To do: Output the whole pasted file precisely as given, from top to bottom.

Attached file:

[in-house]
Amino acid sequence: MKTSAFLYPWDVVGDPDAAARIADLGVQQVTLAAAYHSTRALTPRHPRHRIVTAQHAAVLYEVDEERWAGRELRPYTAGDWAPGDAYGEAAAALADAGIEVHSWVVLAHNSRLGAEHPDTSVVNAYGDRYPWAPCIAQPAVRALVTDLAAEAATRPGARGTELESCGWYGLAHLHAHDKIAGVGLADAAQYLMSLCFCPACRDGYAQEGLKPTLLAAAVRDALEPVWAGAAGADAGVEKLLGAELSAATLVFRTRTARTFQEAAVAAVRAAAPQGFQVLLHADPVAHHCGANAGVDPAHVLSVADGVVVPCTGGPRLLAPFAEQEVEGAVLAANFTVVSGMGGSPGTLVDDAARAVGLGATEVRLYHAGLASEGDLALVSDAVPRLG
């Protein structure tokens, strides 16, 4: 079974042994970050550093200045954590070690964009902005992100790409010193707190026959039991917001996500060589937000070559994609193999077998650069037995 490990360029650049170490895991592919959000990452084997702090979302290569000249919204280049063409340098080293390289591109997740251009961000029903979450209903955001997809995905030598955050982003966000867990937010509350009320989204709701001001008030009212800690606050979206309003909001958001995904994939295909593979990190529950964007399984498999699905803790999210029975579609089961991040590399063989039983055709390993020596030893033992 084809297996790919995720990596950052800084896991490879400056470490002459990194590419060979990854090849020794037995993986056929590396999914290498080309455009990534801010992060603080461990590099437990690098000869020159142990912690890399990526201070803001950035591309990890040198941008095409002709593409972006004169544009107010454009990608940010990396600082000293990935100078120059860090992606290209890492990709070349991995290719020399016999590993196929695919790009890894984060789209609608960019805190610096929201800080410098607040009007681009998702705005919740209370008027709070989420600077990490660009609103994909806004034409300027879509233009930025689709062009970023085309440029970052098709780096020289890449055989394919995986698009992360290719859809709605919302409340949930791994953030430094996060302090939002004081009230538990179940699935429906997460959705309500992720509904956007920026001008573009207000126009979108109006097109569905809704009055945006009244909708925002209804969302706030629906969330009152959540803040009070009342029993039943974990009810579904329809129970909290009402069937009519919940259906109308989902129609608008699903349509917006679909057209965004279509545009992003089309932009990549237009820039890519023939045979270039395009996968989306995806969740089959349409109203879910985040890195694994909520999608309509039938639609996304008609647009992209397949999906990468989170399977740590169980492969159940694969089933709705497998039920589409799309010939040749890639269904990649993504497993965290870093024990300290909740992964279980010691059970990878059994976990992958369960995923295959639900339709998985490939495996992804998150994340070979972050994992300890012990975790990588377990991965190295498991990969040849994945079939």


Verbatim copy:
[in-house]
Amino acid sequence: MKTSAFLYPWDVVGDPDAAARIADLGVQQVTLAAAYHSTRALTPRHPRHRIVTAQHAAVLYEVDEERWAGRELRPYTAGDWAPGDAYGEAAAALADAGIEVHSWVVLAHNSRLGAEHPDTSVVNAYGDRYPWAPCIAQPAVRALVTDLAAEAATRPGARGTELESCGWYGLAHLHAHDKIAGVGLADAAQYLMSLCFCPACRDGYAQEGLKPTLLAAAVRDALEPVWAGAAGADAGVEKLLGAELSAATLVFRTRTARTFQEAAVAAVRAAAPQGFQVLLHADPVAHHCGANAGVDPAHVLSVADGVVVPCTGGPRLLAPFAEQEVEGAVLAANFTVVSGMGGSPGTLVDDAARAVGLGATEVRLYHAGLASEGDLALVSDAVPRLG
């Protein structure tokens, strides 16, 4: 079974042994970050550093200045954590070690964009902005992100790409010193707190026959039991917001996500060589937000070559994609193999077998650069037995 490990360029650049170490895991592919959000990452084997702090979302290569000249919204280049063409340098080293390289591109997740251009961000029903979450209903955001997809995905030598955050982003966000867990937010509350009320989204709701001001008030009212800690606050979206309003909001958001995904994939295909593979990190529950964007399984498999699905803790999210029975579609089961991040590399063989039983055709390993020596030893033992 084809297996790919995720990596950052800084896991490879400056470490002459990194590419060979990854090849020794037995993986056929590396999914290498080309455009990534801010992060603080461990590099437990690098000869020159142990912690890399990526201070803001950035591309990890040198941008095409002709593409972006004169544009107010454009990608940010990396600082000293990935100078120059860090992606290209890492990709070349991995290719020399016999590993196929695919790009890894984060789209609608960019805190610096929201800080410098607040009007681009998702705005919740209370008027709070989420600077990490660009609103994909806004034409300027879509233009930025689709062009970023085309440029970052098709780096020289890449055989394919995986698009992360290719859809709605919302409340949930791994953030430094996060302090939002004081009230538990179940699935429906997460959705309500992720509904956007920026001008573009207000126009979108109006097109569905809704009055945006009244909708925002209804969302706030629906969330009152959540803040009070009342029993039943974990009810579904329809129970909290009402069937009519919940259906109308989902129609608008699903349509917006679909057209965004279509545009992003089309932009990549237009820039890519023939045979270039395009996968989306995806969740089959349409109203879910985040890195694994909520999608309509039938639609996304008609647009992209397949999906990468989170399977740590169980492969159940694969089933709705497998039920589409799309010939040749890639269904990649993504497993965290870093024990300290909740992964279980010691059970990878059994976990992958369960995923295959639900339709998985490939495996992804998150994340070979972050994992300890012990975790990588377990991965190295498991990969040849994945079939």